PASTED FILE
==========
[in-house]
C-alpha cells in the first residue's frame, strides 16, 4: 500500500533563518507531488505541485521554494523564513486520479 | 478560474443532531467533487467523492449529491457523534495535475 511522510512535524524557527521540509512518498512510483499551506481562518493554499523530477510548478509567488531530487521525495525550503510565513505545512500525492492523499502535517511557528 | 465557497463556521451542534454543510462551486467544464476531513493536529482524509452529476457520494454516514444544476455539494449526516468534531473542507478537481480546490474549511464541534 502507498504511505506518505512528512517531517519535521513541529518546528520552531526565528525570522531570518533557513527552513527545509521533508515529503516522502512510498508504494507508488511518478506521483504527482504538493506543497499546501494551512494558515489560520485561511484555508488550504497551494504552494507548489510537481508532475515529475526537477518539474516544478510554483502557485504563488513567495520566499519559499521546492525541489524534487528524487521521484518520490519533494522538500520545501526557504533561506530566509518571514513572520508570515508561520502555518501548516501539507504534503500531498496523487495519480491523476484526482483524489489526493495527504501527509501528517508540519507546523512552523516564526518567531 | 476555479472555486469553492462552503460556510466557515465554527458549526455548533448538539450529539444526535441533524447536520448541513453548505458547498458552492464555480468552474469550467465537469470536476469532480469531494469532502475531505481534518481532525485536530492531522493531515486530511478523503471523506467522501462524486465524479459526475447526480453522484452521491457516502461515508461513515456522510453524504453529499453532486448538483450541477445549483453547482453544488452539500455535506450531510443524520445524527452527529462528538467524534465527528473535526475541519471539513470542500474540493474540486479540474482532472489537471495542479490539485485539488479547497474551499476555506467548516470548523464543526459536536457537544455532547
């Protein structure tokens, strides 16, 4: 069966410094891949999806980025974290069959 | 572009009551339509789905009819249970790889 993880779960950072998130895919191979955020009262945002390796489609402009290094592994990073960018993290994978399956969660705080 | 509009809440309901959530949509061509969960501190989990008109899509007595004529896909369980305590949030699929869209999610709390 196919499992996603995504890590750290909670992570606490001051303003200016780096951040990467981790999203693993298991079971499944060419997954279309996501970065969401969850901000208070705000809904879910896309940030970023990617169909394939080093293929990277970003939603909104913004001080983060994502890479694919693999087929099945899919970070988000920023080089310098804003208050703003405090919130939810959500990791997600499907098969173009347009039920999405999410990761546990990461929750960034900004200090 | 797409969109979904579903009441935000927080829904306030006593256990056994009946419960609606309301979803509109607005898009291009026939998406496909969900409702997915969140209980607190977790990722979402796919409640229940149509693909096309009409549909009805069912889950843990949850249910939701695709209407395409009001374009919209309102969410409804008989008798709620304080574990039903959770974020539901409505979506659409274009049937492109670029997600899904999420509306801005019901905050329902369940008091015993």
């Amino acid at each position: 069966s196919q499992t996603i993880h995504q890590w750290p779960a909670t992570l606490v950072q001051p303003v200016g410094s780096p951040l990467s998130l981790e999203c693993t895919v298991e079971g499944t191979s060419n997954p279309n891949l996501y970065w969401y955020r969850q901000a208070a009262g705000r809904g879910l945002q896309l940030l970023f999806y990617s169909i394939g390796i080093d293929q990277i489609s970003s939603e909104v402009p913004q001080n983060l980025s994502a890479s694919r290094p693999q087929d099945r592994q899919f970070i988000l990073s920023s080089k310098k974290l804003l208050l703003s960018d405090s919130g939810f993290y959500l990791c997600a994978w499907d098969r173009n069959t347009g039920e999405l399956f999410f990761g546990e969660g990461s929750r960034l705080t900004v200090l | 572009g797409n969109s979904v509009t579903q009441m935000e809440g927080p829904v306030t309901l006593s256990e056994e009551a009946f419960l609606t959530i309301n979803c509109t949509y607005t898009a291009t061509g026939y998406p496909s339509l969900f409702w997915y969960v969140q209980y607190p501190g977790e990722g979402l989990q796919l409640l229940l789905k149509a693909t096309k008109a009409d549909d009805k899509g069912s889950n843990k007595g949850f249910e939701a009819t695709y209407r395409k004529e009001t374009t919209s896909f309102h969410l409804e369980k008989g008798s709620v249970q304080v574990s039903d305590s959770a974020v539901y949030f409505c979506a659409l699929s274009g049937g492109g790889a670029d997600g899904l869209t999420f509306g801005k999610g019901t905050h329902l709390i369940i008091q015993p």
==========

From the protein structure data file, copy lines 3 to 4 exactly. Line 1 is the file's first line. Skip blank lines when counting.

């Protein structure tokens, strides 16, 4: 069966410094891949999806980025974290069959 | 572009009551339509789905009819249970790889 993880779960950072998130895919191979955020009262945002390796489609402009290094592994990073960018993290994978399956969660705080 | 509009809440309901959530949509061509969960501190989990008109899509007595004529896909369980305590949030699929869209999610709390 196919499992996603995504890590750290909670992570606490001051303003200016780096951040990467981790999203693993298991079971499944060419997954279309996501970065969401969850901000208070705000809904879910896309940030970023990617169909394939080093293929990277970003939603909104913004001080983060994502890479694919693999087929099945899919970070988000920023080089310098804003208050703003405090919130939810959500990791997600499907098969173009347009039920999405999410990761546990990461929750960034900004200090 | 797409969109979904579903009441935000927080829904306030006593256990056994009946419960609606309301979803509109607005898009291009026939998406496909969900409702997915969140209980607190977790990722979402796919409640229940149509693909096309009409549909009805069912889950843990949850249910939701695709209407395409009001374009919209309102969410409804008989008798709620304080574990039903959770974020539901409505979506659409274009049937492109670029997600899904999420509306801005019901905050329902369940008091015993």
């Amino acid at each position: 069966s196919q499992t996603i993880h995504q890590w750290p779960a909670t992570l606490v950072q001051p303003v200016g410094s780096p951040l990467s998130l981790e999203c693993t895919v298991e079971g499944t191979s060419n997954p279309n891949l996501y970065w969401y955020r969850q901000a208070a009262g705000r809904g879910l945002q896309l940030l970023f999806y990617s169909i394939g390796i080093d293929q990277i489609s970003s939603e909104v402009p913004q001080n983060l980025s994502a890479s694919r290094p693999q087929d099945r592994q899919f970070i988000l990073s920023s080089k310098k974290l804003l208050l703003s960018d405090s919130g939810f993290y959500l990791c997600a994978w499907d098969r173009n069959t347009g039920e999405l399956f999410f990761g546990e969660g990461s929750r960034l705080t900004v200090l | 572009g797409n969109s979904v509009t579903q009441m935000e809440g927080p829904v306030t309901l006593s256990e056994e009551a009946f419960l609606t959530i309301n979803c509109t949509y607005t898009a291009t061509g026939y998406p496909s339509l969900f409702w997915y969960v969140q209980y607190p501190g977790e990722g979402l989990q796919l409640l229940l789905k149509a693909t096309k008109a009409d549909d009805k899509g069912s889950n843990k007595g949850f249910e939701a009819t695709y209407r395409k004529e009001t374009t919209s896909f309102h969410l409804e369980k008989g008798s709620v249970q304080v574990s039903d305590s959770a974020v539901y949030f409505c979506a659409l699929s274009g049937g492109g790889a670029d997600g899904l869209t999420f509306g801005k999610g019901t905050h329902l709390i369940i008091q015993p």